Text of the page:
I call my father from JFK en route to Helsinki. “Guess where I am for just an hour?” I say. He laughs just like I knew he would. It’s his affectionate, you got me, laugh – the kind he’d use when telling stories with a surprising twist at the end, he’d laugh to himself first before giving away the punchline, which made it less funny to everyone, but no less charming. He hasn’t fully absorbed the talk on the future of healthcare that I”m giving at Slush. “I’m going to be hanging out with Al Gore,” I joke. “Al Gore,” he states more than asks. “So is this about the environment?” The question has a rising tension, I hear it as if it’s getting louder. “No, no,” I diffuse,” it’s a tech conference. I’m speaking in front of 12,000 people.” “Oh my god,” he says drawing out the god. “12,000 people?” “Yup, it’s the largest tech conference in Finland, they want me to speak about healthcare.” A pause. “You know, you should really…why don’t you be a politician next?” Because I’m starting a bag company next, I laugh. He laughs back, “right, how’s that going?” We banter through the end of the conversation. I don’t add: and also, you wouldn’t like my politics.
Los Angeles, December 5, 2017, Day 319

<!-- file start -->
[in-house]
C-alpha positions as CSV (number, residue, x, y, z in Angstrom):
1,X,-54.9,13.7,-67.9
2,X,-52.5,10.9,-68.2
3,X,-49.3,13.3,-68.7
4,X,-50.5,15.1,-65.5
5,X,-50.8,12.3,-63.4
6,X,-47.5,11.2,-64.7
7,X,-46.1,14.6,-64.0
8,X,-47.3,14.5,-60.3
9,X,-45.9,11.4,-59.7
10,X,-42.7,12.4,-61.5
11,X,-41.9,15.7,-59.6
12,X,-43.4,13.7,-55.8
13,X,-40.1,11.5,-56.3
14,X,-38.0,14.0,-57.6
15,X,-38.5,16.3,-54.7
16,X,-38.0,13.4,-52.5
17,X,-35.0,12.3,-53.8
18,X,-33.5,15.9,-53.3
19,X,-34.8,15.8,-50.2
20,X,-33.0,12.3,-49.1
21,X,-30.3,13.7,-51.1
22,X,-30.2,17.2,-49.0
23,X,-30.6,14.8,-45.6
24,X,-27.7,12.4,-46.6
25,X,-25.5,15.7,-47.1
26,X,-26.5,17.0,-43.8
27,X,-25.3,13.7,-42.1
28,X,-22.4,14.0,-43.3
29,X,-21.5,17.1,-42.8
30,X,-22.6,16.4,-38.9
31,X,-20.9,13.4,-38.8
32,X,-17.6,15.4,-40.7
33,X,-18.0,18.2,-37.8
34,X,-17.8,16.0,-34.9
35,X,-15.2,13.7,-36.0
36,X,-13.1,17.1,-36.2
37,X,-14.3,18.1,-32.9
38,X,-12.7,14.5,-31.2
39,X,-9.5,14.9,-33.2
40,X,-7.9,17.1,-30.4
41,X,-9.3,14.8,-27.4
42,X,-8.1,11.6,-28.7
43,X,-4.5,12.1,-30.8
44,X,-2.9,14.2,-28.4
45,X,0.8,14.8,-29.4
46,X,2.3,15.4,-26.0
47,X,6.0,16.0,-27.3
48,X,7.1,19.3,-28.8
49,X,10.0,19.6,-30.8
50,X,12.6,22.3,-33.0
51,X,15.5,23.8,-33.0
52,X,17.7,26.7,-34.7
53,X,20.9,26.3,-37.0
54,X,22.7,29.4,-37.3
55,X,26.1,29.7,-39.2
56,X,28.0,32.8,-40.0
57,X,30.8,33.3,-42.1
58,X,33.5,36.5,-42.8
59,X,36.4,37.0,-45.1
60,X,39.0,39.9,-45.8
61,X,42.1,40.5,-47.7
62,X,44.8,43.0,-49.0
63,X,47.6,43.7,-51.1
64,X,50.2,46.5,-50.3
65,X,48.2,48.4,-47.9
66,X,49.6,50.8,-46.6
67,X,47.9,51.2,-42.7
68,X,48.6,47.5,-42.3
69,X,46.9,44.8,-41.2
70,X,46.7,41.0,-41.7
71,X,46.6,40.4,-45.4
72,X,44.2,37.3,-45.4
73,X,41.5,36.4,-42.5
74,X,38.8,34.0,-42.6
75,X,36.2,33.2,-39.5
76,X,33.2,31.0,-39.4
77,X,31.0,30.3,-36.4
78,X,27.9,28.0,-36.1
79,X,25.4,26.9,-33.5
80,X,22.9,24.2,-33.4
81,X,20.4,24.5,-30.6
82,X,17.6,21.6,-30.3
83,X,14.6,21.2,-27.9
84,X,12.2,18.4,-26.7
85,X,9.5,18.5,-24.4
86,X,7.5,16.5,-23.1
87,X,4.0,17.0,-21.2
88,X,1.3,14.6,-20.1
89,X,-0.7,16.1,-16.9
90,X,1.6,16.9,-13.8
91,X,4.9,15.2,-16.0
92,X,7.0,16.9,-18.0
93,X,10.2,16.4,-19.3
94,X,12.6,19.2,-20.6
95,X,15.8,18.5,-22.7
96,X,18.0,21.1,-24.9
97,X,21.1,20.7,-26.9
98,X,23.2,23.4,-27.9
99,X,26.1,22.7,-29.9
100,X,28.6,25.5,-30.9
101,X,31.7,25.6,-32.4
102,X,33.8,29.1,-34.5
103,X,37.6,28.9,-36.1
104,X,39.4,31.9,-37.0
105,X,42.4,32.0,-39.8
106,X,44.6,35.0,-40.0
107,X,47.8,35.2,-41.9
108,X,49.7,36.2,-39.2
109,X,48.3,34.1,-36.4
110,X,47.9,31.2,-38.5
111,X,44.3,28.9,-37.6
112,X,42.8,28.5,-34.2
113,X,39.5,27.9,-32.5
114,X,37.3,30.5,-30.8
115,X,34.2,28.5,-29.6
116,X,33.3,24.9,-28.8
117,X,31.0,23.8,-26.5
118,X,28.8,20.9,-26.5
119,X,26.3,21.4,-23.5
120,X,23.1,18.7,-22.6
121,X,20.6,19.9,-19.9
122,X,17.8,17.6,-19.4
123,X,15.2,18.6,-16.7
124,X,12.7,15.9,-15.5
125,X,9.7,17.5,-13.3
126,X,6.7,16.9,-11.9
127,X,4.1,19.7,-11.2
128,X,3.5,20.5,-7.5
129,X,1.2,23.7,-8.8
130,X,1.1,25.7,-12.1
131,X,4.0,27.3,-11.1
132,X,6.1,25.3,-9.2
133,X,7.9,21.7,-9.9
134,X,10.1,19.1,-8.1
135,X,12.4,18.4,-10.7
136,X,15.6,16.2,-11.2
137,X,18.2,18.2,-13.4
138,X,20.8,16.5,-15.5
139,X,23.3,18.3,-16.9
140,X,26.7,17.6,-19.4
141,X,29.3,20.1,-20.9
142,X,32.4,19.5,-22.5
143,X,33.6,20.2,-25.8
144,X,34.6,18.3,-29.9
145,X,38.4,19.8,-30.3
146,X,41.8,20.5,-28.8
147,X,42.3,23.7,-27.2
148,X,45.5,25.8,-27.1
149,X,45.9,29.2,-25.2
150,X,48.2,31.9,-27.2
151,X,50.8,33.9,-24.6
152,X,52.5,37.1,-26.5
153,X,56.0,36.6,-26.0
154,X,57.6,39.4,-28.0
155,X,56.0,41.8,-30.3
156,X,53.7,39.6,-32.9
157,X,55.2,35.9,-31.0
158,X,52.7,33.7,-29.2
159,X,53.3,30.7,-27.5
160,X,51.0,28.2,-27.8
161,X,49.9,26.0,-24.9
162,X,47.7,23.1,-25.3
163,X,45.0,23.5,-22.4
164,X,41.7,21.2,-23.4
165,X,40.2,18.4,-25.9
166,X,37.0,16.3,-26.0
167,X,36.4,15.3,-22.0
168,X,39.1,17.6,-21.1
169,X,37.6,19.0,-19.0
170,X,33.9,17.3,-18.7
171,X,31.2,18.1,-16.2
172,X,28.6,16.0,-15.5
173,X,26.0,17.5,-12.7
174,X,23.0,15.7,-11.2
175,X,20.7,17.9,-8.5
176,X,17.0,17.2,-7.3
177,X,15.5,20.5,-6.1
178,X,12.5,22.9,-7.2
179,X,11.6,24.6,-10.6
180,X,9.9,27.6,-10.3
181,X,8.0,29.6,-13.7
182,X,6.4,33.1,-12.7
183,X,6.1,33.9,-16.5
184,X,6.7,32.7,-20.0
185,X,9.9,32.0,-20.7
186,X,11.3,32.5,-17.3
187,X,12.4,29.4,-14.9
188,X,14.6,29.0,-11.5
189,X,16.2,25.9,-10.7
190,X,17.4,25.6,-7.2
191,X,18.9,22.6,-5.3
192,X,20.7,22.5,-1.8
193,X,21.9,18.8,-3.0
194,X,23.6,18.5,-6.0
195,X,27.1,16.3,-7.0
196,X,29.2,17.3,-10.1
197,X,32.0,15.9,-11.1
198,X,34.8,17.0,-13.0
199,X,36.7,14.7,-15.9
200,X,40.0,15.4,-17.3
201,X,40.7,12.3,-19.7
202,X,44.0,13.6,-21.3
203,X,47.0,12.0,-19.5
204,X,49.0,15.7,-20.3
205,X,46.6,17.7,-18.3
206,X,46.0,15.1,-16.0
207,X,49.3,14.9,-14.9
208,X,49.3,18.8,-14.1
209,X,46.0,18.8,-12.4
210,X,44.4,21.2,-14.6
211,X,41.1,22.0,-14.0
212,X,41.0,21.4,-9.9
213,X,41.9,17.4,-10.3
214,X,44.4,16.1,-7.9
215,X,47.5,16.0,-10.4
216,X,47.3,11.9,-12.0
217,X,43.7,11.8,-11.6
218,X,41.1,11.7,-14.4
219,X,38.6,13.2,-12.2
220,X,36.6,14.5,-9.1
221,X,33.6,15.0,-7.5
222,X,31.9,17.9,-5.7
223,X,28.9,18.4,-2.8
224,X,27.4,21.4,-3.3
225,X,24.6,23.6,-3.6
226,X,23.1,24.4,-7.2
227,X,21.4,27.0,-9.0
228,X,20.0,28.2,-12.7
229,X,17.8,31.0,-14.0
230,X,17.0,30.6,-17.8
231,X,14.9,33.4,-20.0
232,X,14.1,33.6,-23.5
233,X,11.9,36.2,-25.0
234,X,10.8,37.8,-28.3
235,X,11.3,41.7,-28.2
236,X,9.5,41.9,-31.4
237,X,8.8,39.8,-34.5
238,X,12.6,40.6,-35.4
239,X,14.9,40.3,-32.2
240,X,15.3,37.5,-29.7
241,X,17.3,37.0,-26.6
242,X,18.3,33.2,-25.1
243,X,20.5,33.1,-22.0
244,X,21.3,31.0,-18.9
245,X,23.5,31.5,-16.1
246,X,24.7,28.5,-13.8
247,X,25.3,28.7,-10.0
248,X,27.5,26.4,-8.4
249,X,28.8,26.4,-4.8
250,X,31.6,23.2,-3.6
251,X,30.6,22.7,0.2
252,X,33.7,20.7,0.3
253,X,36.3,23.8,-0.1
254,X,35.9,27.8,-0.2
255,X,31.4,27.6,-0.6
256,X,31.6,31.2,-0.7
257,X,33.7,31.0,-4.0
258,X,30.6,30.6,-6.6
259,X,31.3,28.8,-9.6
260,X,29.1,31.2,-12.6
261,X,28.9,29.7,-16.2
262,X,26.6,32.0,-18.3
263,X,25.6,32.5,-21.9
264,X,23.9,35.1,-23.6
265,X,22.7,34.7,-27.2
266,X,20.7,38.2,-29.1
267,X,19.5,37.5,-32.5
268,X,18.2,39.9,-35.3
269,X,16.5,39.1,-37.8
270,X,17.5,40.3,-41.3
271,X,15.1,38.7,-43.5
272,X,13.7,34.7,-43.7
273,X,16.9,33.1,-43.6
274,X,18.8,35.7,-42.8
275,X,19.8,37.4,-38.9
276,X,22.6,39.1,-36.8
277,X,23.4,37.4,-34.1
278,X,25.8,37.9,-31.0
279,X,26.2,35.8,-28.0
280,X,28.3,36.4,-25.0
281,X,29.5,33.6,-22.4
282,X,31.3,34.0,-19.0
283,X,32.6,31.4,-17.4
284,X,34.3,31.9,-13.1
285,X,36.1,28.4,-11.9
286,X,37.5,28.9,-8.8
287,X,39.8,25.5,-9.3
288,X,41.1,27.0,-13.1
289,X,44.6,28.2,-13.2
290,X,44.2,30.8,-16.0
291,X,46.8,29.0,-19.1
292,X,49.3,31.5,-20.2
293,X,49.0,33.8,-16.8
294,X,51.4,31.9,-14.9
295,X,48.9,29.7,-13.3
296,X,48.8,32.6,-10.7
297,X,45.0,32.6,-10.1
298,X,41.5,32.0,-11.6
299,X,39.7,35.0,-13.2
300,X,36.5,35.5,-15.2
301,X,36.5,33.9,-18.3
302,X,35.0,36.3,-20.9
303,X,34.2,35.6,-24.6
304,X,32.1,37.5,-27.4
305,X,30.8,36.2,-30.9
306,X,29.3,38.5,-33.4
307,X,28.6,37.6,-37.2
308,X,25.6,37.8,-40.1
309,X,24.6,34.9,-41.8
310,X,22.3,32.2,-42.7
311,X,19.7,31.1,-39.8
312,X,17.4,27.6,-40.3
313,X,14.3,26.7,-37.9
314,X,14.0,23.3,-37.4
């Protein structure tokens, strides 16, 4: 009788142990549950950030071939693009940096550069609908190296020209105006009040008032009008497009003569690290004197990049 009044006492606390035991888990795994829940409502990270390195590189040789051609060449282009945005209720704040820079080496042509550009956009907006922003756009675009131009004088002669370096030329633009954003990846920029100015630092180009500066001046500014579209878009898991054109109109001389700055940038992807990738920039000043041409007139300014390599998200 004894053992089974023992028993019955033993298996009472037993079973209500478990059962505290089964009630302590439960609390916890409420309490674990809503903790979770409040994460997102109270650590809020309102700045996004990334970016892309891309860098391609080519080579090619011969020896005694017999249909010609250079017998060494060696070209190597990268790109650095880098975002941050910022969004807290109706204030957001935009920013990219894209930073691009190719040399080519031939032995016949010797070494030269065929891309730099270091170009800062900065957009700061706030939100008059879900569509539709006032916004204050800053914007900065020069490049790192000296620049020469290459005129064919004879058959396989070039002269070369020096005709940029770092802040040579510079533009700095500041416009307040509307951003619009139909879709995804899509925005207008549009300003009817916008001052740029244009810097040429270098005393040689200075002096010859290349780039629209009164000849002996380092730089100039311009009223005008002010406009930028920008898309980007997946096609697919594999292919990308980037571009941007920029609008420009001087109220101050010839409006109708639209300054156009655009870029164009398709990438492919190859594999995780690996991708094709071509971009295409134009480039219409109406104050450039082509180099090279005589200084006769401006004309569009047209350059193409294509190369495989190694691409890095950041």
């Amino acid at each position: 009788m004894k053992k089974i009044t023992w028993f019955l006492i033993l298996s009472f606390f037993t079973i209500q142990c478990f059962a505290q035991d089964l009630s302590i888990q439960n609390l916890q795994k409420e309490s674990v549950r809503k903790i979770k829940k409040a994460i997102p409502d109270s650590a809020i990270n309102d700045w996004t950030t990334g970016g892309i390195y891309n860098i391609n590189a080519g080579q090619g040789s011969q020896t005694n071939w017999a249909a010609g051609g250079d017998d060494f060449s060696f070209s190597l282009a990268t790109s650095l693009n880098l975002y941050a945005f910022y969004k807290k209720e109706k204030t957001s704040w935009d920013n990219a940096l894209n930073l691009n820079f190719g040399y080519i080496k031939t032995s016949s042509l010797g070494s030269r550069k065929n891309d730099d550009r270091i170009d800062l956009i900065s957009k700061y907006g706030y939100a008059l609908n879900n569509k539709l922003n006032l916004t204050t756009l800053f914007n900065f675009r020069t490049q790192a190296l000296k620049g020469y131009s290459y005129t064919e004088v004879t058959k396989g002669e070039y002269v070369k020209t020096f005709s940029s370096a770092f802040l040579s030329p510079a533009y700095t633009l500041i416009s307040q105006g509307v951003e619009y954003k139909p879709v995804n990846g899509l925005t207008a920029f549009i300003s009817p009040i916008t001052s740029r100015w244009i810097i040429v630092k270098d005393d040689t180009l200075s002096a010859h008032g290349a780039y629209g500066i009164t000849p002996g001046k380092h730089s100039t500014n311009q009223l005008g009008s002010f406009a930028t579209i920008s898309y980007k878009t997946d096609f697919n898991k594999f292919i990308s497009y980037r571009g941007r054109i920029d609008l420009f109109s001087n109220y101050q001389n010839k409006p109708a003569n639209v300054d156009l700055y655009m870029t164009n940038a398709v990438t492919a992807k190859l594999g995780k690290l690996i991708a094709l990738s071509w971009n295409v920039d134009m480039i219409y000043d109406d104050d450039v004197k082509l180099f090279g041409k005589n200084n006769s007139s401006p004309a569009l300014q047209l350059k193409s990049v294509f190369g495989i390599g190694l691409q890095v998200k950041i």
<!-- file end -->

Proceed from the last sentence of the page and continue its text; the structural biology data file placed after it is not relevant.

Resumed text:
My Uber driver and I talk about the wildfires in Ventura. “I’m born and brought up in LA.” Did you have wildfires when you were growing up, I ask. “Yes, we did. But maybe one a year. And that’s it. Not like this. My sister, she works in 911. She could go home everyday. But now they put beds in there and she has to stay the night. They’re fighting 3 or 4 at the same time. It’s people you know.” People? “People start them. People don’t realize. But most of them are started on purpose.” Why, I ask. “Oh, they’ll say it started in a homeless encampment. But that’s just to throw them off the trail, so the guy that did it thinks okay, I’m off the hook. But they know what they’re doing and they find them.” Really? “All the time. My sister sees it.” But why? “They say it’s like a sexual thing. Like…uh…like they have to.” I’m embarrassed and I don’t try and help him out. “Like they have to release some sexual energy. The fire when it burns, it gets them off. Look at that, saved you 14 minutes, took this other route. I know this city. I’m from here.”